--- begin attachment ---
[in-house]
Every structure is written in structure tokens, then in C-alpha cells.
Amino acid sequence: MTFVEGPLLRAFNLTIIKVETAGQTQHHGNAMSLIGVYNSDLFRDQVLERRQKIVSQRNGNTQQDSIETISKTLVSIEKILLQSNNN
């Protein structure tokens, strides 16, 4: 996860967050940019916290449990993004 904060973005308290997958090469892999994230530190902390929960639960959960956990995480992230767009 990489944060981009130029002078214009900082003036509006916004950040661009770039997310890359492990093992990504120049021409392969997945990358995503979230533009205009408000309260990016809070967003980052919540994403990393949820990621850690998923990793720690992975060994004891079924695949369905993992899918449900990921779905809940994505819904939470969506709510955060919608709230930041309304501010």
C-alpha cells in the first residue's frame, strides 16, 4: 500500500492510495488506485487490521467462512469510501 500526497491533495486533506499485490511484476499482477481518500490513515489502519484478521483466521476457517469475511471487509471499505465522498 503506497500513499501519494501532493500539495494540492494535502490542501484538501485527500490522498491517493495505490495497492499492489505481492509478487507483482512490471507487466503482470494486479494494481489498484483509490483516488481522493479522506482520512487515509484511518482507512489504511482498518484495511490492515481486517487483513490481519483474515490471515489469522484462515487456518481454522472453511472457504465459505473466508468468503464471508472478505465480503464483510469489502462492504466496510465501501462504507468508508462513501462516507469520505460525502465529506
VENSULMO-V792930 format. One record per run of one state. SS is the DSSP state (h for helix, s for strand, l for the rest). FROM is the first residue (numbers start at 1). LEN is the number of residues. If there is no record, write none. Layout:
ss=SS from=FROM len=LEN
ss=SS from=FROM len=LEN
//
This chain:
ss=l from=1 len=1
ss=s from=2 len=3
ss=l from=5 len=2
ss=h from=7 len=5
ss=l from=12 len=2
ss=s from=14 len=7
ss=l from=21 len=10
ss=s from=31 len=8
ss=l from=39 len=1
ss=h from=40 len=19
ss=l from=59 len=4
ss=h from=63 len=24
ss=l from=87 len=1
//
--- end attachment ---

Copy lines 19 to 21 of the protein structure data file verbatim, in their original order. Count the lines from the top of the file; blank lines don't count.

ss=l from=39 len=1
ss=h from=40 len=19
ss=l from=59 len=4